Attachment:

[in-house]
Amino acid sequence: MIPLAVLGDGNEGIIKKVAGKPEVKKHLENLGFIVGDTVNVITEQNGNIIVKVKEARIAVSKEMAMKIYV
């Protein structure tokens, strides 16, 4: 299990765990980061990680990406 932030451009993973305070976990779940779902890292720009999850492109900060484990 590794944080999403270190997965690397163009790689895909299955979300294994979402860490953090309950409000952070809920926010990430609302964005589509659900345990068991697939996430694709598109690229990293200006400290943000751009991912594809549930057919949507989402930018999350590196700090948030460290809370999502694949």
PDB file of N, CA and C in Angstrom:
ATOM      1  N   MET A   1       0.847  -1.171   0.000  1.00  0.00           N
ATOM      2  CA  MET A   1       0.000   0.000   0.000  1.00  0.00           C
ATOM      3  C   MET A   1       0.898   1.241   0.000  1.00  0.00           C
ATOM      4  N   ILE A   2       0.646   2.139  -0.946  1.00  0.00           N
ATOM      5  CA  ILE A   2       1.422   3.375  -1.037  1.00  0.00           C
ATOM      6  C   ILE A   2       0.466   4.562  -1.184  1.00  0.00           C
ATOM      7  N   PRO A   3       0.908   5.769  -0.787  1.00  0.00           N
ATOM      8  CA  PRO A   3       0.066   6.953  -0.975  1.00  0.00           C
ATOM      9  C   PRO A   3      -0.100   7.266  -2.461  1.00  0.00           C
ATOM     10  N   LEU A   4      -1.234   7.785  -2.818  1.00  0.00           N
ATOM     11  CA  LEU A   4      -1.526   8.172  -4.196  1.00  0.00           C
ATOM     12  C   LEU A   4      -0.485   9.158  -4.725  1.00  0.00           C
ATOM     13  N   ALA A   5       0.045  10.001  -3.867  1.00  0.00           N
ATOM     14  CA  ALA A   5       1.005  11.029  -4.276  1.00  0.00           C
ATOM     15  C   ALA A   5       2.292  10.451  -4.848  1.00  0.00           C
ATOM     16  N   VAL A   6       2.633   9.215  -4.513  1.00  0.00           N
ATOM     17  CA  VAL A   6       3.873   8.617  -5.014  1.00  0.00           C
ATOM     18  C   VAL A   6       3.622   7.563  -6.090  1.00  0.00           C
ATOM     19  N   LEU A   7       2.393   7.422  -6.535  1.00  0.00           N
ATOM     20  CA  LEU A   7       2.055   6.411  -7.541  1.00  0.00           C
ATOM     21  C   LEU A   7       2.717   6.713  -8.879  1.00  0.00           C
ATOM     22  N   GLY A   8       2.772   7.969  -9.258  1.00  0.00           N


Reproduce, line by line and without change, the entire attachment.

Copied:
[in-house]
Amino acid sequence: MIPLAVLGDGNEGIIKKVAGKPEVKKHLENLGFIVGDTVNVITEQNGNIIVKVKEARIAVSKEMAMKIYV
């Protein structure tokens, strides 16, 4: 299990765990980061990680990406 932030451009993973305070976990779940779902890292720009999850492109900060484990 590794944080999403270190997965690397163009790689895909299955979300294994979402860490953090309950409000952070809920926010990430609302964005589509659900345990068991697939996430694709598109690229990293200006400290943000751009991912594809549930057919949507989402930018999350590196700090948030460290809370999502694949």
PDB file of N, CA and C in Angstrom:
ATOM      1  N   MET A   1       0.847  -1.171   0.000  1.00  0.00           N
ATOM      2  CA  MET A   1       0.000   0.000   0.000  1.00  0.00           C
ATOM      3  C   MET A   1       0.898   1.241   0.000  1.00  0.00           C
ATOM      4  N   ILE A   2       0.646   2.139  -0.946  1.00  0.00           N
ATOM      5  CA  ILE A   2       1.422   3.375  -1.037  1.00  0.00           C
ATOM      6  C   ILE A   2       0.466   4.562  -1.184  1.00  0.00           C
ATOM      7  N   PRO A   3       0.908   5.769  -0.787  1.00  0.00           N
ATOM      8  CA  PRO A   3       0.066   6.953  -0.975  1.00  0.00           C
ATOM      9  C   PRO A   3      -0.100   7.266  -2.461  1.00  0.00           C
ATOM     10  N   LEU A   4      -1.234   7.785  -2.818  1.00  0.00           N
ATOM     11  CA  LEU A   4      -1.526   8.172  -4.196  1.00  0.00           C
ATOM     12  C   LEU A   4      -0.485   9.158  -4.725  1.00  0.00           C
ATOM     13  N   ALA A   5       0.045  10.001  -3.867  1.00  0.00           N
ATOM     14  CA  ALA A   5       1.005  11.029  -4.276  1.00  0.00           C
ATOM     15  C   ALA A   5       2.292  10.451  -4.848  1.00  0.00           C
ATOM     16  N   VAL A   6       2.633   9.215  -4.513  1.00  0.00           N
ATOM     17  CA  VAL A   6       3.873   8.617  -5.014  1.00  0.00           C
ATOM     18  C   VAL A   6       3.622   7.563  -6.090  1.00  0.00           C
ATOM     19  N   LEU A   7       2.393   7.422  -6.535  1.00  0.00           N
ATOM     20  CA  LEU A   7       2.055   6.411  -7.541  1.00  0.00           C
ATOM     21  C   LEU A   7       2.717   6.713  -8.879  1.00  0.00           C
ATOM     22  N   GLY A   8       2.772   7.969  -9.258  1.00  0.00           N